Concordia’s Science College at 35: small class size, big commitment
Ask graduates to describe the Science College at Concordia, and there’s a good chance they’ll respond in glowing terms. This September, the college proudly celebrated three and a half decades of innovative education.
“Anniversaries are a time for reflection about what the Science College means,” says Paul Joyce, a professor of chemistry and biochemistry and a fellow of the college. “It was a great idea 35 years ago, and it still is today.”
The College was founded in 1979 as part of an initiative to respond to the needs of top science students. It provides an academic springboard for a variety of careers in research, teaching and medicine.
“For 35 years, the Science College has been a leader in training students to think differently and to engage meaningfully in problem-solving through research and hands-on experience,” says André Roy, dean of Arts and Science. “This mission is perhaps even more critical today than when the college was created.”
Academically, a key factor that sets the programme apart is its focus on research. Unlike many other science programs, students begin research projects in their first year and are expected to complete two research projects outside of their own discipline. The college also participates in Concordia’s Institute for Co-operative Education, and its students often go on an exchange to conduct research around the world.
“This hands-on approach is really important,” Joyce says. “It helps students understand what research is all about.”
Joyce’s former lab assistant Magali Merkx-Jacques agrees. “The Science College allowed me to discover parts of science that I wouldn’t have looked at otherwise,” she says. “It helped me figure out what I wanted to research.”
In its first year, the College had 12 students. The number has since grown to over 80, although the college remains small and competitive, accepting only 10 to 15 students a year.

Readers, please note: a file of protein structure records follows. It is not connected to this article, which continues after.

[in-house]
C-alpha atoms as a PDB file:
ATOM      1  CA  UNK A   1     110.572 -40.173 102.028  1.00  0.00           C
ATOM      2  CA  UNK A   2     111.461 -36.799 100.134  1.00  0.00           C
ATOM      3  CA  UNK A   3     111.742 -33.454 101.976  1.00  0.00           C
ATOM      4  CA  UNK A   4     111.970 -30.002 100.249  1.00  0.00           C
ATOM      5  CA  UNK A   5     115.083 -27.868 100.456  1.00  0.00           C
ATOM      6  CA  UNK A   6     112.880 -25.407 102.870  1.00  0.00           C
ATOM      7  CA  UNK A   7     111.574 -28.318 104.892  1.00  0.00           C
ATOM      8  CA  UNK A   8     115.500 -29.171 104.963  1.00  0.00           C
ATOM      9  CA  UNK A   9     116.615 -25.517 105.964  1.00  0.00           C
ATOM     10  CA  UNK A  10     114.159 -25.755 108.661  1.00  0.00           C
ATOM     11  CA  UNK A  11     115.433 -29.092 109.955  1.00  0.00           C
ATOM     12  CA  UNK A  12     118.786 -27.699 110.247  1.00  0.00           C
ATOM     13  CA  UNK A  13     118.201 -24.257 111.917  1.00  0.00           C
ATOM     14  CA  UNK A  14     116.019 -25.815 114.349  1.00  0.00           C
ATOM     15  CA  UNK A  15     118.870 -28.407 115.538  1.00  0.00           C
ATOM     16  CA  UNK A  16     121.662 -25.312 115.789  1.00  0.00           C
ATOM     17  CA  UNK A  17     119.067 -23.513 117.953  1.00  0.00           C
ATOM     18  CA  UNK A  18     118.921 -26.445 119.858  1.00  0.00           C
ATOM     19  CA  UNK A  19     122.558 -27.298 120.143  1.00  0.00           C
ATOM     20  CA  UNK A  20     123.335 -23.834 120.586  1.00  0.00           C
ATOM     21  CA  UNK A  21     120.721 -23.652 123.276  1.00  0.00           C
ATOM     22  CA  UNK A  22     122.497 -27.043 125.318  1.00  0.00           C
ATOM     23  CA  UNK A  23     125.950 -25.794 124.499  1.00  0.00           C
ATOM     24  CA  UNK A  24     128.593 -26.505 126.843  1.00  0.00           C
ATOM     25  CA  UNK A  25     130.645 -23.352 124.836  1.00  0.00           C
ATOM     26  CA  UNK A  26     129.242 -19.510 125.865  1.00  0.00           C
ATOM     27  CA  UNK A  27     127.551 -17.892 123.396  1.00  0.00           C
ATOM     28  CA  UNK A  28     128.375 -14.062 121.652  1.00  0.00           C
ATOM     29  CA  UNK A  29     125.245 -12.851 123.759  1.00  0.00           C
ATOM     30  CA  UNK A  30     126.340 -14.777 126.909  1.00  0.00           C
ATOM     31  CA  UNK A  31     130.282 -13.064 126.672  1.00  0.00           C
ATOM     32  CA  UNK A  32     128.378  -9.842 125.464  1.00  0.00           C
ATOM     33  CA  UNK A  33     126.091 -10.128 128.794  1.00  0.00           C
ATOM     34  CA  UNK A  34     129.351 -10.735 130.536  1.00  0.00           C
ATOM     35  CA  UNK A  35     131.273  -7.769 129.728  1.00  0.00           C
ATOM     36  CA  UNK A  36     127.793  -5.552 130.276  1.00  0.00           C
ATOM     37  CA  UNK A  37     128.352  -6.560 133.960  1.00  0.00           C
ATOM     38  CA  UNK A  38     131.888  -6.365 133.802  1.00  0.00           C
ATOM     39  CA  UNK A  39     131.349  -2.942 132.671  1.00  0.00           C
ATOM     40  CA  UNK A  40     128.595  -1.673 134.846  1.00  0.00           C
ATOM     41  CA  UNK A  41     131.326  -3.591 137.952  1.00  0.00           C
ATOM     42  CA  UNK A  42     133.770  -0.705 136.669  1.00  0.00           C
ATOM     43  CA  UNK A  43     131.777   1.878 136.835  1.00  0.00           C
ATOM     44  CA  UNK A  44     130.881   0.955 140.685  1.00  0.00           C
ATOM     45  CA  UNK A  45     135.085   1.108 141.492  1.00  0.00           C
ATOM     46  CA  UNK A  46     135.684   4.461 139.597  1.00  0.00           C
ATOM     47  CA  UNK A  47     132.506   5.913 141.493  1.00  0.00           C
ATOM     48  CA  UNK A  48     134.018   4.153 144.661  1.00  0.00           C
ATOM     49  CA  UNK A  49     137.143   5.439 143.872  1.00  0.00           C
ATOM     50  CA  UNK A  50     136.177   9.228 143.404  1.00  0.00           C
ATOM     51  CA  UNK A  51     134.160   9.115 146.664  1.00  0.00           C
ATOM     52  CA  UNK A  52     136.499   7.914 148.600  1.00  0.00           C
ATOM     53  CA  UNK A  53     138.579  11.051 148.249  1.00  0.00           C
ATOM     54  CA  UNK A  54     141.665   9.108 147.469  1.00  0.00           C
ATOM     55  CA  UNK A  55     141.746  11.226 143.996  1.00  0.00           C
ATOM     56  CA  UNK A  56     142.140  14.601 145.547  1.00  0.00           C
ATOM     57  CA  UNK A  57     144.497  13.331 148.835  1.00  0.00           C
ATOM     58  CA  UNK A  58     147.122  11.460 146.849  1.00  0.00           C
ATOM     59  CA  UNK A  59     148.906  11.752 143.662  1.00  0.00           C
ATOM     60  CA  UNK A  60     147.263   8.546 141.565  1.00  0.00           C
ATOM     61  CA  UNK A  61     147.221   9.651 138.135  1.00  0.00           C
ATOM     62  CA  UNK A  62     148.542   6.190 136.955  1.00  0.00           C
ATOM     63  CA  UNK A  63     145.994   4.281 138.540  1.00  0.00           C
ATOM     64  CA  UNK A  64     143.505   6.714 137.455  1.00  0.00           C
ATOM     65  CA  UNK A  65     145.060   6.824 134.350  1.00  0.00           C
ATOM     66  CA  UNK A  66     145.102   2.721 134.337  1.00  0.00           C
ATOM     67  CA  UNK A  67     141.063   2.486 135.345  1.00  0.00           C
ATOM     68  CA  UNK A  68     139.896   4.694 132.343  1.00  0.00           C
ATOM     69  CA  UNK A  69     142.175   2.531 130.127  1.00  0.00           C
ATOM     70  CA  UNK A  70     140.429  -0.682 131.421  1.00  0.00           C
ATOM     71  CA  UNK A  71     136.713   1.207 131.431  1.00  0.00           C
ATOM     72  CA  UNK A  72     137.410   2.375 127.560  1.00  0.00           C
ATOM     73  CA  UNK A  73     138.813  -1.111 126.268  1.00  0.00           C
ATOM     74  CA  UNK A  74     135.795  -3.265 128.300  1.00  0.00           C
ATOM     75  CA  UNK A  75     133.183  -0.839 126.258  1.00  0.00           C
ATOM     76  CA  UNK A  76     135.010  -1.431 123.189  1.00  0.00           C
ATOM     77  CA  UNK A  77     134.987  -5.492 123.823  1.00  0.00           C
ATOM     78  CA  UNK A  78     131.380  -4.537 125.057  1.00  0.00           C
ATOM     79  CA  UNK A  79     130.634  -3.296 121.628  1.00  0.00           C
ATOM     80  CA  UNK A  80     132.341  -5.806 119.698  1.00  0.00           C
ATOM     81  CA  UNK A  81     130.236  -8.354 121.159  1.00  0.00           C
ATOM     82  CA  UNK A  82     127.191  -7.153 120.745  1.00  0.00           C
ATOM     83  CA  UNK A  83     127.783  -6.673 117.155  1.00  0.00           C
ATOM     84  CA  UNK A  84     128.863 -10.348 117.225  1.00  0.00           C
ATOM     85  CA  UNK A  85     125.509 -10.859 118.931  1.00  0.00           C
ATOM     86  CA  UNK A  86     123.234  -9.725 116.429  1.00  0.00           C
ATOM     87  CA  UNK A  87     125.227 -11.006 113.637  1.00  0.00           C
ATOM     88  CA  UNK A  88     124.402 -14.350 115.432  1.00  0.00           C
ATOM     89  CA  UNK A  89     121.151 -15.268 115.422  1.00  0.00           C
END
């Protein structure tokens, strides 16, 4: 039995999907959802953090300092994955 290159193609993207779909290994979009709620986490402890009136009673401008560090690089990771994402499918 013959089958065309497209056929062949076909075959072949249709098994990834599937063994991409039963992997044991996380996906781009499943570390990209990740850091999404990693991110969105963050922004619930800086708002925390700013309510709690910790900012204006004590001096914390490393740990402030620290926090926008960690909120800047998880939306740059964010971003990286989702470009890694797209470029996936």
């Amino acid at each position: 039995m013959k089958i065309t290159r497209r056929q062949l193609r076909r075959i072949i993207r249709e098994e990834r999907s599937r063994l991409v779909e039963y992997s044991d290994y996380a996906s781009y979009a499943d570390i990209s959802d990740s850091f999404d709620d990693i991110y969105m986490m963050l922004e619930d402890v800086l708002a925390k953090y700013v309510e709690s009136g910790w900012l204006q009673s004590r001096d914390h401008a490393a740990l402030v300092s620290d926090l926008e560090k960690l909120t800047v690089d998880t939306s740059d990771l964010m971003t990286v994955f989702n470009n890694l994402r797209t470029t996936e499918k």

Lillian Jackson, assistant to the principal, finds these students to be exceptionally talented — which shines through, she says, in the fact that for seven consecutive years, one of the university’s valedictorians has come from the Science College.
“I’ve been with the College for nearly half its life,” Jackson says. “I’m watching it grow and grow, as its name becomes renowned around the world.”
The Science College’s small size is intentional because it creates an intense learning experience in a supportive and interactive environment.
“We come away with great friends and great experiences because we are encouraged to interact so much. We got to discuss science and current research at a high level,” says alumna Nicola Smith, BSc (Biology) 13. “It was a truly motivating and supportive environment for learning. The staff go out of their way to help us succeed and to push us in the right direction.”
Jackson notes that the dedication of the college’s staff is crucial to its success. For more than 20 years, she has maintained an open-door policy: “I want the new students to know they have someone to assist them in every aspect of their lives,” she says.
The students also receive peer-to-peer support and tutoring: they are set up with a mentor in their first semester.
“Regardless of your program, there’s someone in every other year you can talk to,” says alumnus Cameron Tisshaw, BA (Psychology) 14. “When you’re young, you get mentored and then when you’re older, you get to mentor.”
To celebrate the past and look towards the future, the Science College has held reunions every five years since the institution turned twenty-five. Last month, the college commemorated its 35th birthday with a talk by voice-over internt protocol pioneer Rubin Gruber and a wine-and-cheese event for staff, faculty, students and alumni at the Loyola Jesuit Hall and Conference Centre (RF).
A recurring theme at the 2014 reunion was how exciting it has been to see the Science College develope over the years. Calvin Kalman, the current principal, was on the committee that considered its establishment back in 1979.
“I have been a fellow through the terms of the last three principals — 30 years in all — and frequently taught courses here before I became principal myself,” says Kalman. “The college is in my DNA!”